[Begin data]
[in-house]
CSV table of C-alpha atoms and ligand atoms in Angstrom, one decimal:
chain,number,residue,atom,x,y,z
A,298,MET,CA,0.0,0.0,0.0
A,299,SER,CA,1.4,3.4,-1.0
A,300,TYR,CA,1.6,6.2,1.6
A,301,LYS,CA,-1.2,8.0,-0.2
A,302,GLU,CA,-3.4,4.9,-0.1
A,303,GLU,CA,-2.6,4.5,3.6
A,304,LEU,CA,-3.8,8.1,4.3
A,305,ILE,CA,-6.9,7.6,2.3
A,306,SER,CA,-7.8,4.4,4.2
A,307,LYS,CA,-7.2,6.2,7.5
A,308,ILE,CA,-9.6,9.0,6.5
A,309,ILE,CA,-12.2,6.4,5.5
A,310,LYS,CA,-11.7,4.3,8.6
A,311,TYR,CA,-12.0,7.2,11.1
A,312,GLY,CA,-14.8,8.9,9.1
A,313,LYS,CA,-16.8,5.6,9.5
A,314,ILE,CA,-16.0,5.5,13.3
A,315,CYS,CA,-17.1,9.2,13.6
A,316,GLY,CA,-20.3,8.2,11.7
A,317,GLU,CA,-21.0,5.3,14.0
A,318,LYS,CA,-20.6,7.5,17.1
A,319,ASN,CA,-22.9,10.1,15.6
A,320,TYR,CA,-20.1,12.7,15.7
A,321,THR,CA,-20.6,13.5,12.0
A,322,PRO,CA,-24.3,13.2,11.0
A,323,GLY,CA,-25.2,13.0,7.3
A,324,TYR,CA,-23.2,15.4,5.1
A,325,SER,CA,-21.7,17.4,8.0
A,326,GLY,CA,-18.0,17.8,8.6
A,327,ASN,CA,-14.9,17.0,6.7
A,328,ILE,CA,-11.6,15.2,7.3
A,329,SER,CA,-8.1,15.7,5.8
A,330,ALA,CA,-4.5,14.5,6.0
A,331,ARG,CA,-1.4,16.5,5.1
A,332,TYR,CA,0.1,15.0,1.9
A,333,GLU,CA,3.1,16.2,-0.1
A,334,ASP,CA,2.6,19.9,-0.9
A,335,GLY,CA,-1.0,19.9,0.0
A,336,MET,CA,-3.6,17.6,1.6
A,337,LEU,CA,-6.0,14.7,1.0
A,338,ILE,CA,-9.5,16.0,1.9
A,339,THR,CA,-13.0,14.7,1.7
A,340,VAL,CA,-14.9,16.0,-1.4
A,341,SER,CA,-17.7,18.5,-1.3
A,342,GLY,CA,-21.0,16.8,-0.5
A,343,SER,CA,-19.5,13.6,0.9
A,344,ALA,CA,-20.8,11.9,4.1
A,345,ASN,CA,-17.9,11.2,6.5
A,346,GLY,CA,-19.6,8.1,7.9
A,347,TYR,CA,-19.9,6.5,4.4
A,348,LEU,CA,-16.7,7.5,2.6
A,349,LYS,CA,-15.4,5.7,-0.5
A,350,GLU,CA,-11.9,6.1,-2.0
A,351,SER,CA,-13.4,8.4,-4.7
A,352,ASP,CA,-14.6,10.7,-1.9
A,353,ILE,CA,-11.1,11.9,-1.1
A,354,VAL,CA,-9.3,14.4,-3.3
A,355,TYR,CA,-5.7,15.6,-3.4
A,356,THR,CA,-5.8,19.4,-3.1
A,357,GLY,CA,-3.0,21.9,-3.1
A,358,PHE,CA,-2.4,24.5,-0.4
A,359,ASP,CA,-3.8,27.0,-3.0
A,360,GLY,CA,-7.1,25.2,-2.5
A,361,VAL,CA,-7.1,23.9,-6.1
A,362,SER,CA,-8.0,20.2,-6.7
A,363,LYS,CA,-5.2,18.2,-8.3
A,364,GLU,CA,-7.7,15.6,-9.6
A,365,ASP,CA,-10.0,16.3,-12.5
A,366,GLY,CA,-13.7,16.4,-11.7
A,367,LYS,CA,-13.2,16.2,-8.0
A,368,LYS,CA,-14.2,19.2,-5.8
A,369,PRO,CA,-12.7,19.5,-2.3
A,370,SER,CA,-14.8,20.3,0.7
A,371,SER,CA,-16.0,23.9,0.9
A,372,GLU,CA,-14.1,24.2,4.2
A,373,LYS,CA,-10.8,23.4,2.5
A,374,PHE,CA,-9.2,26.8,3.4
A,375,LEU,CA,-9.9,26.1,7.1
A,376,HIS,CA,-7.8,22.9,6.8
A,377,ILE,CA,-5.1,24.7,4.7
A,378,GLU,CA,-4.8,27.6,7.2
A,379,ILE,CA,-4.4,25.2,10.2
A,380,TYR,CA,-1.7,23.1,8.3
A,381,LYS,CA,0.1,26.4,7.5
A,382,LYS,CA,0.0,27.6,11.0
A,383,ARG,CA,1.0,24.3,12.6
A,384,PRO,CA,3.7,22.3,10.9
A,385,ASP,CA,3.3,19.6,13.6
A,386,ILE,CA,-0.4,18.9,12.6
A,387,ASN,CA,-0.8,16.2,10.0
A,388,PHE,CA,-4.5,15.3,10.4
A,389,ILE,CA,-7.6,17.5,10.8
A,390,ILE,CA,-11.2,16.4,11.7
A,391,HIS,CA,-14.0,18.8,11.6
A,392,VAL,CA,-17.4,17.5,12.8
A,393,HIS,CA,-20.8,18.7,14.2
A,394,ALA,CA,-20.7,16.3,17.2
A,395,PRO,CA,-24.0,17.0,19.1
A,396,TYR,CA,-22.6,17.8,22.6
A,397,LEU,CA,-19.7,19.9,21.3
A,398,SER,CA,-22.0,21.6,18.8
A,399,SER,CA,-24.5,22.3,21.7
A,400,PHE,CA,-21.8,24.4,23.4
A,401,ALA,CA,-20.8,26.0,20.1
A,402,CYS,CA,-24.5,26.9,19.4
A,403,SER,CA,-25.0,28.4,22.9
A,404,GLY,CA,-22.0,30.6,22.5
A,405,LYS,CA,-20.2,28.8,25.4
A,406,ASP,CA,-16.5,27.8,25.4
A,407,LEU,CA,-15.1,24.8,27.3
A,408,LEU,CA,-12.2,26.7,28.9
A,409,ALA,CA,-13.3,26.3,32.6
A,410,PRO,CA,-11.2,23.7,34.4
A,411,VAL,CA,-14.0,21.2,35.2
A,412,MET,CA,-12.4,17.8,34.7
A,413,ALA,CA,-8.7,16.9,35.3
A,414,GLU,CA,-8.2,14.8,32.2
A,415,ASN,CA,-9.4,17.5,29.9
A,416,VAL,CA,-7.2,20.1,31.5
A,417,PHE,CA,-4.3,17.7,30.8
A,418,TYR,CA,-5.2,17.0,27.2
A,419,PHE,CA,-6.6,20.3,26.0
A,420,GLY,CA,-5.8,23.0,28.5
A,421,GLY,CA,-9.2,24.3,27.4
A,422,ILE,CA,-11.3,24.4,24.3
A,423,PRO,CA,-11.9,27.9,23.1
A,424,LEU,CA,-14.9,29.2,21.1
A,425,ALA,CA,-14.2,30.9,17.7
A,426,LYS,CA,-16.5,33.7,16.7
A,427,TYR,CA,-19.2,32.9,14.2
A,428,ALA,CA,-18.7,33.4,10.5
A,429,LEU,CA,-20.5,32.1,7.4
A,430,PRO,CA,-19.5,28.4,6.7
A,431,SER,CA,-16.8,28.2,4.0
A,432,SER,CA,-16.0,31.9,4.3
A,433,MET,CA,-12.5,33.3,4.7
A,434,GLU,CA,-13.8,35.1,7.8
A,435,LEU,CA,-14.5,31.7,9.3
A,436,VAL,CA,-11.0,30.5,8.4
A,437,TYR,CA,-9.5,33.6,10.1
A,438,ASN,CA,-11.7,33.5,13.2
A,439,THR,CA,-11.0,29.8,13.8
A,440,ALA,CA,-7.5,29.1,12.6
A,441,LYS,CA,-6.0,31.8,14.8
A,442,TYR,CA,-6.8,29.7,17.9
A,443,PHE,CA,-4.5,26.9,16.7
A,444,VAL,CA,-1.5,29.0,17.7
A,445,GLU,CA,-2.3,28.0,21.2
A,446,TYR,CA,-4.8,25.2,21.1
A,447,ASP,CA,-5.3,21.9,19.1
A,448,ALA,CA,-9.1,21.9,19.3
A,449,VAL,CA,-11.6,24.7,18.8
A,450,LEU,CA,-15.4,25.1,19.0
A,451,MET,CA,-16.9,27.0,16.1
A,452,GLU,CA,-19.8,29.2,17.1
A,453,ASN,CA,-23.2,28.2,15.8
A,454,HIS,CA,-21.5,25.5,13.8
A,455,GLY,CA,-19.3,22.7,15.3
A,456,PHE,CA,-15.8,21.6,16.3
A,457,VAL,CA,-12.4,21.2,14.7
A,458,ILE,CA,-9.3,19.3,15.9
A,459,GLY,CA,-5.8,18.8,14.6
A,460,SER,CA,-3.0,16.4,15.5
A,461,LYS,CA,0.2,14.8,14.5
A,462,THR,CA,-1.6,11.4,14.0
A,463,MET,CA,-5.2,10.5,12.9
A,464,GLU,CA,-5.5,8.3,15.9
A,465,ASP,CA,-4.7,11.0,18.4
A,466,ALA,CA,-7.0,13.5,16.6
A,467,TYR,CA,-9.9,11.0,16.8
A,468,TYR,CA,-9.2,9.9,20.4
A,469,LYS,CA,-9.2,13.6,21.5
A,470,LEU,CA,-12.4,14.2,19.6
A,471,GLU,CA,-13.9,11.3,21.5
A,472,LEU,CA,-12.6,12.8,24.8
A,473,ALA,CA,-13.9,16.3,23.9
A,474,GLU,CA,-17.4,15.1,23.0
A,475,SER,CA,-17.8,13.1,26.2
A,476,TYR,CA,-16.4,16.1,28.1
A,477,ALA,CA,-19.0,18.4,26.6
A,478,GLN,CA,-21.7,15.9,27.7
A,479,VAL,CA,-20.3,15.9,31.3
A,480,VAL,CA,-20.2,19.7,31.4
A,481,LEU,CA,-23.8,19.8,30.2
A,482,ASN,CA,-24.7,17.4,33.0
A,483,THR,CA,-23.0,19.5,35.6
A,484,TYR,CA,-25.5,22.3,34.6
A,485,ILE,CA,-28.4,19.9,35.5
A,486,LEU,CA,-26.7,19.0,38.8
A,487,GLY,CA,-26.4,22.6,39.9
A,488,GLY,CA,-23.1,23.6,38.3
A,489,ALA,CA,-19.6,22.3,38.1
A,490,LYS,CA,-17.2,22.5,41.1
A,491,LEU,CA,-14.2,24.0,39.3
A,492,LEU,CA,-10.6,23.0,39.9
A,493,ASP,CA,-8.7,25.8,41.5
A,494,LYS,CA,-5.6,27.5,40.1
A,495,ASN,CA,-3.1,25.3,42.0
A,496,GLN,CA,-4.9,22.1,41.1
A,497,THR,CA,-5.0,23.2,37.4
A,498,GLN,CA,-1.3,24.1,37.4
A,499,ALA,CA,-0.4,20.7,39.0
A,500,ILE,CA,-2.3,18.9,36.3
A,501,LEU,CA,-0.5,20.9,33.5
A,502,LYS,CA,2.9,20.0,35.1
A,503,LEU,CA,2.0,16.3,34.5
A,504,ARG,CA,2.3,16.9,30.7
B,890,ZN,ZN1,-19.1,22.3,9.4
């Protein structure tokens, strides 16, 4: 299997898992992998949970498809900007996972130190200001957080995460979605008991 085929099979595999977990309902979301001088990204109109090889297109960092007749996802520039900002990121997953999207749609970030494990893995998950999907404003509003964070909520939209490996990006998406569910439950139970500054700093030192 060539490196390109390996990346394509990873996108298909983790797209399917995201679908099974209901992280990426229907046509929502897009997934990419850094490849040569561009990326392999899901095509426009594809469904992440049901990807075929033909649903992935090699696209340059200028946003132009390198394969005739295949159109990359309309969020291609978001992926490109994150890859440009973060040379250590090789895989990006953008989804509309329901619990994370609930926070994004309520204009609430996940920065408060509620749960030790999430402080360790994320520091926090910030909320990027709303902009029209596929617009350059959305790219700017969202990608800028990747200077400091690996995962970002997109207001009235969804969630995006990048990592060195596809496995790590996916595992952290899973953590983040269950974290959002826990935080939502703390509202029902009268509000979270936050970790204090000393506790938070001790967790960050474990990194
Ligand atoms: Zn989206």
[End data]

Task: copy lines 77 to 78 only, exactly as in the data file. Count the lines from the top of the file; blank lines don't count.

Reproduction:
A,371,SER,CA,-16.0,23.9,0.9
A,372,GLU,CA,-14.1,24.2,4.2